Summary of Stanley Fish keynote
by Arthur Farley.

In this presentation, Dr. Stanley Fish provides a lively and insightful critique of the digital humanities and its methods, goals, and claims. He does this using the framework of approaches to interpretation, i.e., how we decide what a given text means. Looking to constitutional law, Dr. Fish outlines three approaches to interpretation and discusses how digital technologies relate to them.

The first is textualism, which argues that meaning is embedded solely in the text, its words and syntactic structure. Digital data mining, looking for word frequencies or patterns in texts, reflects this view. Dr. Fish argues that, while many more texts can be compared or analyzed, any interpretation of their statistical results is unfounded, if not meaningless. Stylistic elements are just that: stylistic elements, not meaning.

The second approach is living constitutionalism, where interpretation is seen to be a creative process by a reader in a current context; meaning is only loosely prompted by the text and can be bent to serve the reader's purpose. Dr. Fish relates this to deformance theory, where texts are seen to be restructured and rewritten during interpretation, leading to new texts to be deformed, etc. Pushing this to the limit, he notes that the approach becomes theological, with digital tools now seen as a means for the emergence of a new mode of being, e.g., a non-linear, continuously changing present that breaks the bonds of sequential experience.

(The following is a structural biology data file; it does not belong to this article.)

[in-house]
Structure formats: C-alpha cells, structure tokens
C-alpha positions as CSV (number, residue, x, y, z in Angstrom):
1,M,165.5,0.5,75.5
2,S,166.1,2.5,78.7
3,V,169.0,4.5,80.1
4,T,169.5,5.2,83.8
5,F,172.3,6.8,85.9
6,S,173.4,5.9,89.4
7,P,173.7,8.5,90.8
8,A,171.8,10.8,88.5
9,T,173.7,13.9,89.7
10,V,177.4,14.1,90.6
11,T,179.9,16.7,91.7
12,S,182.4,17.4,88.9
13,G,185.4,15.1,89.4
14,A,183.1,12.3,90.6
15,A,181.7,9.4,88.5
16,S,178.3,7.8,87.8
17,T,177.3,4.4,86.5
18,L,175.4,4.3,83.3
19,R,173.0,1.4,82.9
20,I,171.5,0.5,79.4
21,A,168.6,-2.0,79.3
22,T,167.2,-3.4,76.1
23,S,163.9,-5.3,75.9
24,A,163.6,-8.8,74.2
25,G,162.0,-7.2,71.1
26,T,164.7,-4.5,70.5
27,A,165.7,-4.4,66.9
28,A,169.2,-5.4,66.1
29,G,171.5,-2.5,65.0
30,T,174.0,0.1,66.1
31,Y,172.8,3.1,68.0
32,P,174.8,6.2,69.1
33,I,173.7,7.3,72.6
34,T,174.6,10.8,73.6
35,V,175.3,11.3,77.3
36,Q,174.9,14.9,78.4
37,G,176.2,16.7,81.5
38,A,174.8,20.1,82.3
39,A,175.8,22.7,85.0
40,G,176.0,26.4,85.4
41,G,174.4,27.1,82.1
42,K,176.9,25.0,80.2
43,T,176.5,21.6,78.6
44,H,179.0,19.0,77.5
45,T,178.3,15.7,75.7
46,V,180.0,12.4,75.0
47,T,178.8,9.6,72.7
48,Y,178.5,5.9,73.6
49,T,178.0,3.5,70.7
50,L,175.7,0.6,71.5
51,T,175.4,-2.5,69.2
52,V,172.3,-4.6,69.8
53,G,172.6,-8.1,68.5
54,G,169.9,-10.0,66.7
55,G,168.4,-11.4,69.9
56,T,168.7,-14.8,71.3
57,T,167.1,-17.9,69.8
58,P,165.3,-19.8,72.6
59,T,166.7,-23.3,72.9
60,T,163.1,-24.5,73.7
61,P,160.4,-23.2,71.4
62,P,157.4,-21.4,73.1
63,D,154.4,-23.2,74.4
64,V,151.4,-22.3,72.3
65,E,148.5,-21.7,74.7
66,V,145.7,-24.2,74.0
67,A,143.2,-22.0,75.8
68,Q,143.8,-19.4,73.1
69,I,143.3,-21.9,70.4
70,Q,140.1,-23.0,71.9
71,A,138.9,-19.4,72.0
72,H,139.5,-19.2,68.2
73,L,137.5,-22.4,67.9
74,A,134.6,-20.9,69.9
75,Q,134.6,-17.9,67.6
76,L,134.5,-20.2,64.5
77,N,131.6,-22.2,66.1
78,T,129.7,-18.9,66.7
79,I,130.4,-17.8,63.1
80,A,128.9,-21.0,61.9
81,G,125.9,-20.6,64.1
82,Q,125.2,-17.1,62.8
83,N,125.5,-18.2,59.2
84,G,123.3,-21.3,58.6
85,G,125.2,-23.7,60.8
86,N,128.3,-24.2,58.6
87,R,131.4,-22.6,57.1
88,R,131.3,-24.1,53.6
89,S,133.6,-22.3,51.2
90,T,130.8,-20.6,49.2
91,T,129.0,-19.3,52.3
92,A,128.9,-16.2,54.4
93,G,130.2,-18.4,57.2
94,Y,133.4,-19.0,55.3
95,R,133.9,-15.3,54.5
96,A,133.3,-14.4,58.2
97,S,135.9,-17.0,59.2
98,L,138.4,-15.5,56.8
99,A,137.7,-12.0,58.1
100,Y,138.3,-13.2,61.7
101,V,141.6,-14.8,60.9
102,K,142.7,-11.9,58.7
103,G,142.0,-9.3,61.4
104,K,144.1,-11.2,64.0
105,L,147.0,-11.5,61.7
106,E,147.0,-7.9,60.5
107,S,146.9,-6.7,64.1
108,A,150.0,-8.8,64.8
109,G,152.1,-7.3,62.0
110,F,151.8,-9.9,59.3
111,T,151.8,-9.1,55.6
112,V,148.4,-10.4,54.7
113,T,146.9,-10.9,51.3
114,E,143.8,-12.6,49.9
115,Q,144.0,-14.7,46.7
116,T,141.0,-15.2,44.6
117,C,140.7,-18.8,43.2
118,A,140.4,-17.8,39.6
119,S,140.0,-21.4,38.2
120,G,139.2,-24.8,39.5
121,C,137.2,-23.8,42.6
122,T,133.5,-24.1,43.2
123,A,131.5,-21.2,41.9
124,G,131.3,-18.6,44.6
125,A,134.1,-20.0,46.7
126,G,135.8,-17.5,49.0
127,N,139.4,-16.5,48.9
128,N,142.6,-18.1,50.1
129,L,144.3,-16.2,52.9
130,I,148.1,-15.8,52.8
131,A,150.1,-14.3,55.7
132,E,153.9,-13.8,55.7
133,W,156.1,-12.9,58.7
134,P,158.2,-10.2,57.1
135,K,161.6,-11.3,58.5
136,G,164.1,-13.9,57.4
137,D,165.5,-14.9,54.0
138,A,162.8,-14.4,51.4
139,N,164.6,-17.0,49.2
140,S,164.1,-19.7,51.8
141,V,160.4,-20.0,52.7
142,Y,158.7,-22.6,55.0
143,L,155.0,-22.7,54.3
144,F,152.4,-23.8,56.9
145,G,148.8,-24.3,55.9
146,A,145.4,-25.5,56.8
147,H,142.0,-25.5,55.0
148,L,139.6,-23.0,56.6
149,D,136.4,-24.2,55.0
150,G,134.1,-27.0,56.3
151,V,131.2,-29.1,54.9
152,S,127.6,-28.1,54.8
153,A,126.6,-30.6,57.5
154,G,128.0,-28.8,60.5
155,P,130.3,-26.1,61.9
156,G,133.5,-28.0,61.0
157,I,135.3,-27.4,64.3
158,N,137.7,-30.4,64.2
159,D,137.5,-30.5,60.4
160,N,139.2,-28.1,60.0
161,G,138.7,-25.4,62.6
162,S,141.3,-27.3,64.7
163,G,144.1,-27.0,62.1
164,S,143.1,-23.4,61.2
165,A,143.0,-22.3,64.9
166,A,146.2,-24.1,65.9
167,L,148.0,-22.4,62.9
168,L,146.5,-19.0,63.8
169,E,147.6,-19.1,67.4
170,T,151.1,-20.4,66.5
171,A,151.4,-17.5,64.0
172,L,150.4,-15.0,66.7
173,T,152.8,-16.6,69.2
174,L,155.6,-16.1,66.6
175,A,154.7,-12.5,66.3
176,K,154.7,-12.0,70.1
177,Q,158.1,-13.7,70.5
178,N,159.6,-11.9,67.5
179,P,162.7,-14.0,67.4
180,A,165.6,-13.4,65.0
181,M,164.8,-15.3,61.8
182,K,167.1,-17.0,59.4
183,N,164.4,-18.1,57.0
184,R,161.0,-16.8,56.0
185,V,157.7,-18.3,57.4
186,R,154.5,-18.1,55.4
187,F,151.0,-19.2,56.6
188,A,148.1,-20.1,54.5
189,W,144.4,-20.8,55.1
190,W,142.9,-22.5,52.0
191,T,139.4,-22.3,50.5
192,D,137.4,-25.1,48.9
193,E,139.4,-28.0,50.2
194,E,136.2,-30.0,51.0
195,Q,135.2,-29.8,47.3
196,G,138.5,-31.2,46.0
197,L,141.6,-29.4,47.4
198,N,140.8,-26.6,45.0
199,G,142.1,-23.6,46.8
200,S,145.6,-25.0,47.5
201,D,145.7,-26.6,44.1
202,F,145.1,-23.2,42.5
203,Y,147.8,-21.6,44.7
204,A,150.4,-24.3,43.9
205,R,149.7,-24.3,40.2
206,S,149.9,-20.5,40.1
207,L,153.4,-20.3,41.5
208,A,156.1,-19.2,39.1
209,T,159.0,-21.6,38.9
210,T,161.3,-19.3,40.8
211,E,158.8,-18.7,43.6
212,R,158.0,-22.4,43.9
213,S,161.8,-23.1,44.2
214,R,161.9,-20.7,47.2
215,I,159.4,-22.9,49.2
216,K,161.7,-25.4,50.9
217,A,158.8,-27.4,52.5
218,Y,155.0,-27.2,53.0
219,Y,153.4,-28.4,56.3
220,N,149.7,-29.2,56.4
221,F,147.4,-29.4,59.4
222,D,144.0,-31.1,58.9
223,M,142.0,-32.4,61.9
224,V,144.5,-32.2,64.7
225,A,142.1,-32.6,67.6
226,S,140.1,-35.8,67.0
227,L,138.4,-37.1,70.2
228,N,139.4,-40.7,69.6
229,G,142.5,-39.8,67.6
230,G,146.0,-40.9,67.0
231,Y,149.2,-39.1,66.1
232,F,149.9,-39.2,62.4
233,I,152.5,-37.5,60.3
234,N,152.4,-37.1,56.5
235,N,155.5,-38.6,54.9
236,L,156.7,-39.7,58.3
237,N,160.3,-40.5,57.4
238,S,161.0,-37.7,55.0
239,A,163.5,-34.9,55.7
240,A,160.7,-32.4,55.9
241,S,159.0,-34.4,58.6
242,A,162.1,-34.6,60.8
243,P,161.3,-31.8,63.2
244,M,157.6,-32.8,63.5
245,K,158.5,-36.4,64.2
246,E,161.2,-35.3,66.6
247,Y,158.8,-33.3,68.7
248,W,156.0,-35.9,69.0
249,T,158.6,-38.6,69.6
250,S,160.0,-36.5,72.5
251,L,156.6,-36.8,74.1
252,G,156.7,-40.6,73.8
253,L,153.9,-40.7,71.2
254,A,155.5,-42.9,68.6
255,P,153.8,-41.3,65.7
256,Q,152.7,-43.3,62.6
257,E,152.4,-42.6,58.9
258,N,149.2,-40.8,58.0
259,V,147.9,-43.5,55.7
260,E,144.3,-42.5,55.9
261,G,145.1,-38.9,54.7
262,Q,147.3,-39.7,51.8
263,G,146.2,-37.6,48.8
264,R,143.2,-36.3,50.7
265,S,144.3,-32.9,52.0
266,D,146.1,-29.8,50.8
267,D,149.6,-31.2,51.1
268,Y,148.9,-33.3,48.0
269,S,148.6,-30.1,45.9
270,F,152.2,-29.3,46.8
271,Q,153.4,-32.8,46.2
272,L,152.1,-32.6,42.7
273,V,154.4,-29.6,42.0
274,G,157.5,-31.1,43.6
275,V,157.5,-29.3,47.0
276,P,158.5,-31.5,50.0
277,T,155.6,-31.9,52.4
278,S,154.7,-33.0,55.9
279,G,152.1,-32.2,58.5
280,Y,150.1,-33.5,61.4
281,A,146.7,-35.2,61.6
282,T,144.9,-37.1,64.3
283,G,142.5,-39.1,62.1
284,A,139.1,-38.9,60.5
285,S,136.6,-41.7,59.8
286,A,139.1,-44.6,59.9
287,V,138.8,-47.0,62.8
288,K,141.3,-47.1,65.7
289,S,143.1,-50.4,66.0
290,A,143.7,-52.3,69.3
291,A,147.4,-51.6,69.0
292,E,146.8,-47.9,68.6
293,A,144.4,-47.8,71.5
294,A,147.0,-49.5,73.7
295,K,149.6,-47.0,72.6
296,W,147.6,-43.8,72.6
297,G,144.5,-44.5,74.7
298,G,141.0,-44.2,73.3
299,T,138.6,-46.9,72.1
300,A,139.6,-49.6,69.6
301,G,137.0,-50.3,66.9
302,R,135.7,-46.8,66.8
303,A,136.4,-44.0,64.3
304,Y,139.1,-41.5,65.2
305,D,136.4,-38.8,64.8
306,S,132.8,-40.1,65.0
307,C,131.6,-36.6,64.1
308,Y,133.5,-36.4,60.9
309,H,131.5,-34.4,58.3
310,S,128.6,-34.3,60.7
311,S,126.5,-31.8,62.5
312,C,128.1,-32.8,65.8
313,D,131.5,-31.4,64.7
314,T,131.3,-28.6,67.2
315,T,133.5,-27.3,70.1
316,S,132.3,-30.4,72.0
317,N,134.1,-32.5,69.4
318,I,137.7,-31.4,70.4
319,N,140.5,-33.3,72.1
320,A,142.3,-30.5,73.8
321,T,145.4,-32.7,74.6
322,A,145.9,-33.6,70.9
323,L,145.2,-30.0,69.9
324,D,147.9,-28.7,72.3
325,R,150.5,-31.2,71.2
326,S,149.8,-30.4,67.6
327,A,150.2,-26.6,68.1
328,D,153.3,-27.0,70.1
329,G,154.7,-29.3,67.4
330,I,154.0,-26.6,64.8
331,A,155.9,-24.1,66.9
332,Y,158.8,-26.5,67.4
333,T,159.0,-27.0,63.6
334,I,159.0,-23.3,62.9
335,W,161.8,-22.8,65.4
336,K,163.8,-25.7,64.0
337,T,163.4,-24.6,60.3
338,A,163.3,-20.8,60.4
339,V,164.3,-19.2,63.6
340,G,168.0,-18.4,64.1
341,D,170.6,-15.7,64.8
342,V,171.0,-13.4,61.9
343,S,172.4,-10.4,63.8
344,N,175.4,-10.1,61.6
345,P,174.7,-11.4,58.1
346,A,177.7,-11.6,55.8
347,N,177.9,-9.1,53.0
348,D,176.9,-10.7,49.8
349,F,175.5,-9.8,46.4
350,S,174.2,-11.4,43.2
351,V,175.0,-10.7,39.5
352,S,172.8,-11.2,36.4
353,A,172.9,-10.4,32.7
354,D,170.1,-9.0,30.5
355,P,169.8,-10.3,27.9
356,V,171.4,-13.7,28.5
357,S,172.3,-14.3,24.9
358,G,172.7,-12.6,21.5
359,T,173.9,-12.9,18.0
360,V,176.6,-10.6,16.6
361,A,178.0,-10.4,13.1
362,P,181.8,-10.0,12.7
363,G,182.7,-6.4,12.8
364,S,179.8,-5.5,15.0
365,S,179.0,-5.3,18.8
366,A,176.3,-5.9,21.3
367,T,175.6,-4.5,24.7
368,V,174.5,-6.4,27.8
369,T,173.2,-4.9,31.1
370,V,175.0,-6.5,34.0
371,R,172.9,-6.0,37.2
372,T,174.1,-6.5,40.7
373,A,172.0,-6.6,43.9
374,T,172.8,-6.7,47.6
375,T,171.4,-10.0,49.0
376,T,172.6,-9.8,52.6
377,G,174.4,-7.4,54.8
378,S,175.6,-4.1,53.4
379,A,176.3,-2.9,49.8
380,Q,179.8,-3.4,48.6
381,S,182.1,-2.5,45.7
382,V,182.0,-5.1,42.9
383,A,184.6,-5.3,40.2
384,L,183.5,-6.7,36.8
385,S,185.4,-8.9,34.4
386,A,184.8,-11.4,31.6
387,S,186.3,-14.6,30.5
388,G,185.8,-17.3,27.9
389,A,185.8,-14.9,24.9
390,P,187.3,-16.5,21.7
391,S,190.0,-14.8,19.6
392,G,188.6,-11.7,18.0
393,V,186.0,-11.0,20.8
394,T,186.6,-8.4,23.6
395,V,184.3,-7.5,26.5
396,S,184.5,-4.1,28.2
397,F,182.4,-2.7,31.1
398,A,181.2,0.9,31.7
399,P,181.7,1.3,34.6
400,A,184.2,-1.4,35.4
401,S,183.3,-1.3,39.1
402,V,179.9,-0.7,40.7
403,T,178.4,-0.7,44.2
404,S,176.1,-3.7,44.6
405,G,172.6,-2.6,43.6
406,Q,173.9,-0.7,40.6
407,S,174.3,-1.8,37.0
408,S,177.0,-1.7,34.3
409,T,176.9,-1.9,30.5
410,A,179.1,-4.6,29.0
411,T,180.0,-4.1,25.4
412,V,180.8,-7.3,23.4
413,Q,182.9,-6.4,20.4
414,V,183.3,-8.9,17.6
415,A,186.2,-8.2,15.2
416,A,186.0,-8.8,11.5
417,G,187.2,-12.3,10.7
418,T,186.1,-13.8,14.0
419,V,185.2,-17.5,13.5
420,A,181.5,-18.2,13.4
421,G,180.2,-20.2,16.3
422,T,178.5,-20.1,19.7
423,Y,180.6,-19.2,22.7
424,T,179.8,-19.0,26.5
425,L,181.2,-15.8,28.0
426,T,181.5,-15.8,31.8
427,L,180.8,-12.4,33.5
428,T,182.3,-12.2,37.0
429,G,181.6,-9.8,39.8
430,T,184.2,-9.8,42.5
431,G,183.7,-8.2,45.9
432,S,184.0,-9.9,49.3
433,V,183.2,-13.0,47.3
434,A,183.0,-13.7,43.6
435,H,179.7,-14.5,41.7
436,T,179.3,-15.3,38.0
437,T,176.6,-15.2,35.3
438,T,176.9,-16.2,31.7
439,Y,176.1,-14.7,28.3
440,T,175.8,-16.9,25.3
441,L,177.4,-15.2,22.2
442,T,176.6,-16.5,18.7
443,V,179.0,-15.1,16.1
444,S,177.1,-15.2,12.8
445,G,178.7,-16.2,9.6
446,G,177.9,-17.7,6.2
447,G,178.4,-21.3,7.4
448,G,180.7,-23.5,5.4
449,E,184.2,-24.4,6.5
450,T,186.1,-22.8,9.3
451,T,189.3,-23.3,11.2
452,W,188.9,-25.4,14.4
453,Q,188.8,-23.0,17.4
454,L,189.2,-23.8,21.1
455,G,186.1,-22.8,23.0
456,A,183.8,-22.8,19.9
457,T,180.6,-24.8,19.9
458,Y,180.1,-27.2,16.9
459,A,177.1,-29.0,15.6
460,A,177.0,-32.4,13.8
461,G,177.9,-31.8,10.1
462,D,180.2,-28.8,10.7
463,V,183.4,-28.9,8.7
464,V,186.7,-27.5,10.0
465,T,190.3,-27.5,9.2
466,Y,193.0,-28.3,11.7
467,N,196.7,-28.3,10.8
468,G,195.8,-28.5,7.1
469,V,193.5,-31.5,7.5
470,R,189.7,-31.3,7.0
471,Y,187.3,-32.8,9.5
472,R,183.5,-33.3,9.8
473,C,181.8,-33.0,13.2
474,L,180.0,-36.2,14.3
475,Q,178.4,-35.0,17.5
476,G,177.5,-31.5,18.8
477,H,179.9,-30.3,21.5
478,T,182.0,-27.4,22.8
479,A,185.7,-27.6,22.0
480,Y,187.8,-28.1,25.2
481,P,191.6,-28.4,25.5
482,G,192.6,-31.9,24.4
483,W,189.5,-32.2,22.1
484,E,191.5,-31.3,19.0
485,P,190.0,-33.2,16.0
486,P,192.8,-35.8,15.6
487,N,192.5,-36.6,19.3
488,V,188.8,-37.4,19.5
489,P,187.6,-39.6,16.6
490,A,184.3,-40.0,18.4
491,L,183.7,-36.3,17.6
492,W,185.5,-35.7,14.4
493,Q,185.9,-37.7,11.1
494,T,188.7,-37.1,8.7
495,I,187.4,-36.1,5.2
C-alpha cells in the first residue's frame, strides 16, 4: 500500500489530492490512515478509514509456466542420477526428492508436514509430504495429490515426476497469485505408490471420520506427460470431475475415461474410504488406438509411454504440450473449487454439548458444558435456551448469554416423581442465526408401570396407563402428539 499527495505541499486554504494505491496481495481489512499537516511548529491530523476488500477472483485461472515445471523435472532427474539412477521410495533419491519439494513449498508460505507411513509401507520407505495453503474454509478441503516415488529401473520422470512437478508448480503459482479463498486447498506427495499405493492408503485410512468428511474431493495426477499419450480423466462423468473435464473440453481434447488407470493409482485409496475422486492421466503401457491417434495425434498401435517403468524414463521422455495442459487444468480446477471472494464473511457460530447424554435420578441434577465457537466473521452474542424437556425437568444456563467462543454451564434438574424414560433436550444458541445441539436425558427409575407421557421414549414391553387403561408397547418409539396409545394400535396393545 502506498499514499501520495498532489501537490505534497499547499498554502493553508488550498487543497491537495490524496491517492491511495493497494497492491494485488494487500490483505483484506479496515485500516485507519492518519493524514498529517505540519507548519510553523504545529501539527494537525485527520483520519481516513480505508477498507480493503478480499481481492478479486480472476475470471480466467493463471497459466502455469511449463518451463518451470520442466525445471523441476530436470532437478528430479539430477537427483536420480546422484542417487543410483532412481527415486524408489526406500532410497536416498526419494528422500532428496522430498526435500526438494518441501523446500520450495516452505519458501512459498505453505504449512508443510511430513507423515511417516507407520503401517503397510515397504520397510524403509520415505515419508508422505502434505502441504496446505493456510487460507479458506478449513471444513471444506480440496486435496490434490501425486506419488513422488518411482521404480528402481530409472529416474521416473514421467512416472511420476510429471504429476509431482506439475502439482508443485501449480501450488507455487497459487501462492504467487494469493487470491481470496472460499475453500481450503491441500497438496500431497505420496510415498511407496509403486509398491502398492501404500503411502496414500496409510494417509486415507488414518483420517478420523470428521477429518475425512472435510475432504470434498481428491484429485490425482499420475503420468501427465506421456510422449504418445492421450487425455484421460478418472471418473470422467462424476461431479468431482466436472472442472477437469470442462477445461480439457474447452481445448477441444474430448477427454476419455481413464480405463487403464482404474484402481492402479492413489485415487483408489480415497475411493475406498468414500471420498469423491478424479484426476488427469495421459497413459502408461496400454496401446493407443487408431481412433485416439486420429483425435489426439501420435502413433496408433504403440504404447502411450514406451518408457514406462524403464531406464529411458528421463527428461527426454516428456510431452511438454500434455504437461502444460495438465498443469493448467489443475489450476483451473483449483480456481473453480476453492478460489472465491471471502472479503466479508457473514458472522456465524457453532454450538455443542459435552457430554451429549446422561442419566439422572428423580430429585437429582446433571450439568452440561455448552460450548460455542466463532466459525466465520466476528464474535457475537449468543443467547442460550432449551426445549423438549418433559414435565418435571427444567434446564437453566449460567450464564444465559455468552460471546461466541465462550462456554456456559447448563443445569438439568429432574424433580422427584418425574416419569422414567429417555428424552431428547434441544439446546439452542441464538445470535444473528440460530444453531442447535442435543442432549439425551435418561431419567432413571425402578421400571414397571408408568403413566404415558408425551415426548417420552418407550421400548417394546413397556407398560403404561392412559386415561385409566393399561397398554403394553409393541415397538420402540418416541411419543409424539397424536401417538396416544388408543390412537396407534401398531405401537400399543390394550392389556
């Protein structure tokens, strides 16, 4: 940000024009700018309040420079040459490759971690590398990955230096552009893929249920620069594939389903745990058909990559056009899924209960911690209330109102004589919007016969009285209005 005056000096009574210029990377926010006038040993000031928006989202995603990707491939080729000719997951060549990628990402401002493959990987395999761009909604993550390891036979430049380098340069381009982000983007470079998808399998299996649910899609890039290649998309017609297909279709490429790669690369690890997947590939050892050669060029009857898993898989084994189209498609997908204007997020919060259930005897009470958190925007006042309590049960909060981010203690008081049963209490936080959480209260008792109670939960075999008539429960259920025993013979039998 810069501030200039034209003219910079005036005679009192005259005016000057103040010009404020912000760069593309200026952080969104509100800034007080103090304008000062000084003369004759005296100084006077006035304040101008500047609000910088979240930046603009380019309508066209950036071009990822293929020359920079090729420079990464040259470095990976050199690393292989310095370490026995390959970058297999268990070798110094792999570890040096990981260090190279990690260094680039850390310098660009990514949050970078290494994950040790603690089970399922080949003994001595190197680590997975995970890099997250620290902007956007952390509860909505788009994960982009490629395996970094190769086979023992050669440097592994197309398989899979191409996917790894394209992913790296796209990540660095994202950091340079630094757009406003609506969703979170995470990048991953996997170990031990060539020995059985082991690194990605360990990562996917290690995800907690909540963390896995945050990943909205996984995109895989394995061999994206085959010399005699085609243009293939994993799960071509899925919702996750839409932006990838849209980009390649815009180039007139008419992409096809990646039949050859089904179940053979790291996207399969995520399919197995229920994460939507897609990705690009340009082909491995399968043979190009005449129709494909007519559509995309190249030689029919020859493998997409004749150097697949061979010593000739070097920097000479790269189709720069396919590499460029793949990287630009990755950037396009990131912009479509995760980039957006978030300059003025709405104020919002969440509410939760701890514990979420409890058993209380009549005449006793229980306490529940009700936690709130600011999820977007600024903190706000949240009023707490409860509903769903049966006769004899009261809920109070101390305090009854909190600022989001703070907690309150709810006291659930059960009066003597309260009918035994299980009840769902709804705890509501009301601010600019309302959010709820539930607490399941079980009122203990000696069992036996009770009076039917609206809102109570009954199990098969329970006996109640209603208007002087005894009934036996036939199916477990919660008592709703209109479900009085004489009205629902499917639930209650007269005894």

But without meaning, according to Dr. Fish, as he subscribes to the third approach to interpretation known as intentionalism, where the meaning of an individual text is tied directly to its author and their intentions in the context that it was written. Interpretation is not a statistical exercise nor a new creative process, but one of in-depth, anecdotal analysis of the work and author. Dr. Fish argues that digital technologies that claim to reduce the author - text relationship, facilitating group-produced, incomplete, dynamic artifacts, also reduce the potential for meaning in the process. Only by adopting new styles and protocols that fit the new communication medium can meaning arise, even in "multi-media combines". Dr. Fish concludes by stating that he believes the field of digital humanities will necessarily fail with respect to more grandiose claims but can provide useful means for research. He sees it as an inevitable part of the future of humanities being adopted by a new generation that will carry on the work.

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